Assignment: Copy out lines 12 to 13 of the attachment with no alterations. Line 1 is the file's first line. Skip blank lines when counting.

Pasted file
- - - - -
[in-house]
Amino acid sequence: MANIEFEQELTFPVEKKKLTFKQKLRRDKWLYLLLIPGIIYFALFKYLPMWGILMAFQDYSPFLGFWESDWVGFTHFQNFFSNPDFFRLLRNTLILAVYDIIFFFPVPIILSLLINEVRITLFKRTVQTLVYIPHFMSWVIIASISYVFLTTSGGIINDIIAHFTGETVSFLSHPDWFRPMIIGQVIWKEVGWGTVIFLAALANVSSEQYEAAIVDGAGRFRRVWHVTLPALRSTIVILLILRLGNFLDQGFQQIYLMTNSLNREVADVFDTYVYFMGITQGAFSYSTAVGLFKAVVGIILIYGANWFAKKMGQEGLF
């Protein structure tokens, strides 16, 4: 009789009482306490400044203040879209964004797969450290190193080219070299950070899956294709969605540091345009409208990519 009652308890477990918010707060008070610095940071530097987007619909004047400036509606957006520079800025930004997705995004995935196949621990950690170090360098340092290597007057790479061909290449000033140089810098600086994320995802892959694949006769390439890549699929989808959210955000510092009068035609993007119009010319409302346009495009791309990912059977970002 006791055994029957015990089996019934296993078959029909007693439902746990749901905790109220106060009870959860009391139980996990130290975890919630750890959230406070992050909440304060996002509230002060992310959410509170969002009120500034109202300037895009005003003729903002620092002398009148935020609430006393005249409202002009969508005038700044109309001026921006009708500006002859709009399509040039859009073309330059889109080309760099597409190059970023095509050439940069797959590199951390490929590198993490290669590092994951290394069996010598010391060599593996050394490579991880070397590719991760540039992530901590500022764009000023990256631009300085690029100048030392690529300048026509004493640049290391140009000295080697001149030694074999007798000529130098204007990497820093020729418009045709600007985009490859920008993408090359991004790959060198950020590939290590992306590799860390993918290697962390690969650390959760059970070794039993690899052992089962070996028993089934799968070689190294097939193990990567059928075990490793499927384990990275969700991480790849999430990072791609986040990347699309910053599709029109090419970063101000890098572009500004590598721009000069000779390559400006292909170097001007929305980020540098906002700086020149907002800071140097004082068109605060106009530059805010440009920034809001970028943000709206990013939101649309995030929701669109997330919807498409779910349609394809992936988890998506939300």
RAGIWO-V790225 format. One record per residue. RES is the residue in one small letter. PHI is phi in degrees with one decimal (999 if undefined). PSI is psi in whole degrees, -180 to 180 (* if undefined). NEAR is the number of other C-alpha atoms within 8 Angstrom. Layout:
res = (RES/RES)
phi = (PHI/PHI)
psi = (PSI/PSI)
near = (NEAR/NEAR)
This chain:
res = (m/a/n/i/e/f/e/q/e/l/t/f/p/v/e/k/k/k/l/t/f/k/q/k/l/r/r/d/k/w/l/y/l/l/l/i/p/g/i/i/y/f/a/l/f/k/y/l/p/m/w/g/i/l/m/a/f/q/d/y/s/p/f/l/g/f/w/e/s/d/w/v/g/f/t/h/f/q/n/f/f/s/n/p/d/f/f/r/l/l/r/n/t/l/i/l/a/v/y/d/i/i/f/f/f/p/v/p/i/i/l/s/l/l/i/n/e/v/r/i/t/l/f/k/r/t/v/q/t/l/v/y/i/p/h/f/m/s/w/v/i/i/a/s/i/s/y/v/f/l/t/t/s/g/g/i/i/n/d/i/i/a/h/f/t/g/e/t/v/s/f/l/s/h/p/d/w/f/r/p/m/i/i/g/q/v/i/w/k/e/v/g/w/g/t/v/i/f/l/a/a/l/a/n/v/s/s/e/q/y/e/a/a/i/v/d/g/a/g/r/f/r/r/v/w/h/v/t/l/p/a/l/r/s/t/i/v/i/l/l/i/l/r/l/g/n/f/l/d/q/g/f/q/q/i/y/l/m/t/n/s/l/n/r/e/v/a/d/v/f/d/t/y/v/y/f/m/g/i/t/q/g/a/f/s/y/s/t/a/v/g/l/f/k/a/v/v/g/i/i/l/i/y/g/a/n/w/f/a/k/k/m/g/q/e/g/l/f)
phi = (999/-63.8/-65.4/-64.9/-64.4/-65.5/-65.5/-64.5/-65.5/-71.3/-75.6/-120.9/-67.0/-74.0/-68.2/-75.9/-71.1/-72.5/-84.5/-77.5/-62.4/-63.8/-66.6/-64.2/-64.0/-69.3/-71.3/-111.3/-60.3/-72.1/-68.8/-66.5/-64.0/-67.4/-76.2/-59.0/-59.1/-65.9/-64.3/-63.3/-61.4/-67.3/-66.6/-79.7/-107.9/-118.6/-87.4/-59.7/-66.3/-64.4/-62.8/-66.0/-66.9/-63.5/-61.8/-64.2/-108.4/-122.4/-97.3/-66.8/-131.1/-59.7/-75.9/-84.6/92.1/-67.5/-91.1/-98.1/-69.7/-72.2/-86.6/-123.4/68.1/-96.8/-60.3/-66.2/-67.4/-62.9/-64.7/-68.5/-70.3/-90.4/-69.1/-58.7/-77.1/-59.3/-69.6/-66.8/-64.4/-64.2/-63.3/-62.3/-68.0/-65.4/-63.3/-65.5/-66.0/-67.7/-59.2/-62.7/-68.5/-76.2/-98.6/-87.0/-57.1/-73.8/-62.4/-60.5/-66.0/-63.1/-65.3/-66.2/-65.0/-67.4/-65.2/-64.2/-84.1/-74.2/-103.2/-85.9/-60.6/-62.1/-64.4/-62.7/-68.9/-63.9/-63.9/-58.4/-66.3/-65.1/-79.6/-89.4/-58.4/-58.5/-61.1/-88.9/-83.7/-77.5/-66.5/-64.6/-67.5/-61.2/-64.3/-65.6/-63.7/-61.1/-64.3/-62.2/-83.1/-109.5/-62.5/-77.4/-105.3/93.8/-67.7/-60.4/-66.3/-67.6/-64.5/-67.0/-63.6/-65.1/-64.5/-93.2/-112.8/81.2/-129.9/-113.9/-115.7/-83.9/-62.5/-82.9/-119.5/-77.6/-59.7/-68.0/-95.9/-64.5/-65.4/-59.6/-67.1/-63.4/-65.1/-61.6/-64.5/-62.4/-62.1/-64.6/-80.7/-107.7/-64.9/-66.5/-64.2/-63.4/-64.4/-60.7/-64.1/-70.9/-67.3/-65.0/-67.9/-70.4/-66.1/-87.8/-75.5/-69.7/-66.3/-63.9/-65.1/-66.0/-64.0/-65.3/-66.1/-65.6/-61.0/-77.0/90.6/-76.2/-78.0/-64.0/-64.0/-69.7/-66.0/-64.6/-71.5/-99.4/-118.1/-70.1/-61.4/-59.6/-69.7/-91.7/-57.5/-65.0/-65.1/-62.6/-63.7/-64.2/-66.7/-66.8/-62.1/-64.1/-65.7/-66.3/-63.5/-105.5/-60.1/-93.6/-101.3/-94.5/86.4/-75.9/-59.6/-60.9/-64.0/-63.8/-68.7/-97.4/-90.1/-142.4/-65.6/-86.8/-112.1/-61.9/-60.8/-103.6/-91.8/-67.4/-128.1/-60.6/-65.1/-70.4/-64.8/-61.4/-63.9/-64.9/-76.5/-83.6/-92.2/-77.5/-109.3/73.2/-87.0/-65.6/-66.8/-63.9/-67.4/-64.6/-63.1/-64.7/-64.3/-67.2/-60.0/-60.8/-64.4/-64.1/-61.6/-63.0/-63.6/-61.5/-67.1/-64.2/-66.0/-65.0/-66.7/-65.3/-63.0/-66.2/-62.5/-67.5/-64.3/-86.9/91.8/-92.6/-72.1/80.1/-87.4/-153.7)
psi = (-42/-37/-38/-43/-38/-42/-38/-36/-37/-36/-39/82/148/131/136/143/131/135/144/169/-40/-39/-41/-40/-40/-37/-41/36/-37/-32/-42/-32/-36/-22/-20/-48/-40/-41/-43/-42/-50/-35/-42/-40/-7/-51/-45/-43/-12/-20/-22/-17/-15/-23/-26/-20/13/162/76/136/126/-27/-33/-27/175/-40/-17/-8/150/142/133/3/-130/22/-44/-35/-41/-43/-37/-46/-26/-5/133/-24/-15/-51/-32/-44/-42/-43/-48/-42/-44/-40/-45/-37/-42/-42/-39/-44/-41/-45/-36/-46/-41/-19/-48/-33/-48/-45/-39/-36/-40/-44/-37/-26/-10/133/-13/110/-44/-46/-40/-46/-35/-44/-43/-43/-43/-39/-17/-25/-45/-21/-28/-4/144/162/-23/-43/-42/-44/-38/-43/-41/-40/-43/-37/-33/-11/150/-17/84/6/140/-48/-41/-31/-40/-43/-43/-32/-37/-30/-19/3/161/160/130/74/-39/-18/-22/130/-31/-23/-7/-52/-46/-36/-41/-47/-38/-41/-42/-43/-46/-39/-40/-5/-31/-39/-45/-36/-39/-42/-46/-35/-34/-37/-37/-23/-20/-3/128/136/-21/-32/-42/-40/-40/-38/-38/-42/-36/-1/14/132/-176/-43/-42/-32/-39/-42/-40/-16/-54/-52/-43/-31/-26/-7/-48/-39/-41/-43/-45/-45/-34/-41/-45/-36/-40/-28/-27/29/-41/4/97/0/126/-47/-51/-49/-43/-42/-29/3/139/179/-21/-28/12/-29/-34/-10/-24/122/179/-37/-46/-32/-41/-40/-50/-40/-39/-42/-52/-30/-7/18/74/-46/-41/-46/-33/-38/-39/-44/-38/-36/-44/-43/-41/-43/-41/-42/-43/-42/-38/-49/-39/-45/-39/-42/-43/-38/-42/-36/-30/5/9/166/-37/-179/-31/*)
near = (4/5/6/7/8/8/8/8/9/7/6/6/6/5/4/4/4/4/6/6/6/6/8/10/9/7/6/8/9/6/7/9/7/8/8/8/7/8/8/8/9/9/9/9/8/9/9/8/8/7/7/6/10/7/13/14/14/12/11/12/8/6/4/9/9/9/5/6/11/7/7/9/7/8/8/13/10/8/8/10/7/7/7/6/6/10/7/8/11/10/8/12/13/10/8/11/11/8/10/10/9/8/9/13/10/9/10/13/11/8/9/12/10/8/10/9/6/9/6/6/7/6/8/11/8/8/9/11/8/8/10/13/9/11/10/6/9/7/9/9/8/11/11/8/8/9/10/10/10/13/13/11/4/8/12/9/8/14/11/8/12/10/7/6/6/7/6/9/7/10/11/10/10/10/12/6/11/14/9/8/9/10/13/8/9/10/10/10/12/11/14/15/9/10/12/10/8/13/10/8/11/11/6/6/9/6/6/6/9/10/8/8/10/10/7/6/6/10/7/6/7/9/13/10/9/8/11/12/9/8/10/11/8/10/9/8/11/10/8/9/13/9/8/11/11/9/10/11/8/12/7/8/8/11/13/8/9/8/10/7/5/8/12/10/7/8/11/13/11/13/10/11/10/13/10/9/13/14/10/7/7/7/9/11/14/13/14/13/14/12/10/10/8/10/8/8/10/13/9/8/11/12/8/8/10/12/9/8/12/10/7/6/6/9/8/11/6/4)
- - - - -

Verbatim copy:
psi = (-42/-37/-38/-43/-38/-42/-38/-36/-37/-36/-39/82/148/131/136/143/131/135/144/169/-40/-39/-41/-40/-40/-37/-41/36/-37/-32/-42/-32/-36/-22/-20/-48/-40/-41/-43/-42/-50/-35/-42/-40/-7/-51/-45/-43/-12/-20/-22/-17/-15/-23/-26/-20/13/162/76/136/126/-27/-33/-27/175/-40/-17/-8/150/142/133/3/-130/22/-44/-35/-41/-43/-37/-46/-26/-5/133/-24/-15/-51/-32/-44/-42/-43/-48/-42/-44/-40/-45/-37/-42/-42/-39/-44/-41/-45/-36/-46/-41/-19/-48/-33/-48/-45/-39/-36/-40/-44/-37/-26/-10/133/-13/110/-44/-46/-40/-46/-35/-44/-43/-43/-43/-39/-17/-25/-45/-21/-28/-4/144/162/-23/-43/-42/-44/-38/-43/-41/-40/-43/-37/-33/-11/150/-17/84/6/140/-48/-41/-31/-40/-43/-43/-32/-37/-30/-19/3/161/160/130/74/-39/-18/-22/130/-31/-23/-7/-52/-46/-36/-41/-47/-38/-41/-42/-43/-46/-39/-40/-5/-31/-39/-45/-36/-39/-42/-46/-35/-34/-37/-37/-23/-20/-3/128/136/-21/-32/-42/-40/-40/-38/-38/-42/-36/-1/14/132/-176/-43/-42/-32/-39/-42/-40/-16/-54/-52/-43/-31/-26/-7/-48/-39/-41/-43/-45/-45/-34/-41/-45/-36/-40/-28/-27/29/-41/4/97/0/126/-47/-51/-49/-43/-42/-29/3/139/179/-21/-28/12/-29/-34/-10/-24/122/179/-37/-46/-32/-41/-40/-50/-40/-39/-42/-52/-30/-7/18/74/-46/-41/-46/-33/-38/-39/-44/-38/-36/-44/-43/-41/-43/-41/-42/-43/-42/-38/-49/-39/-45/-39/-42/-43/-38/-42/-36/-30/5/9/166/-37/-179/-31/*)
near = (4/5/6/7/8/8/8/8/9/7/6/6/6/5/4/4/4/4/6/6/6/6/8/10/9/7/6/8/9/6/7/9/7/8/8/8/7/8/8/8/9/9/9/9/8/9/9/8/8/7/7/6/10/7/13/14/14/12/11/12/8/6/4/9/9/9/5/6/11/7/7/9/7/8/8/13/10/8/8/10/7/7/7/6/6/10/7/8/11/10/8/12/13/10/8/11/11/8/10/10/9/8/9/13/10/9/10/13/11/8/9/12/10/8/10/9/6/9/6/6/7/6/8/11/8/8/9/11/8/8/10/13/9/11/10/6/9/7/9/9/8/11/11/8/8/9/10/10/10/13/13/11/4/8/12/9/8/14/11/8/12/10/7/6/6/7/6/9/7/10/11/10/10/10/12/6/11/14/9/8/9/10/13/8/9/10/10/10/12/11/14/15/9/10/12/10/8/13/10/8/11/11/6/6/9/6/6/6/9/10/8/8/10/10/7/6/6/10/7/6/7/9/13/10/9/8/11/12/9/8/10/11/8/10/9/8/11/10/8/9/13/9/8/11/11/9/10/11/8/12/7/8/8/11/13/8/9/8/10/7/5/8/12/10/7/8/11/13/11/13/10/11/10/13/10/9/13/14/10/7/7/7/9/11/14/13/14/13/14/12/10/10/8/10/8/8/10/13/9/8/11/12/8/8/10/12/9/8/12/10/7/6/6/9/8/11/6/4)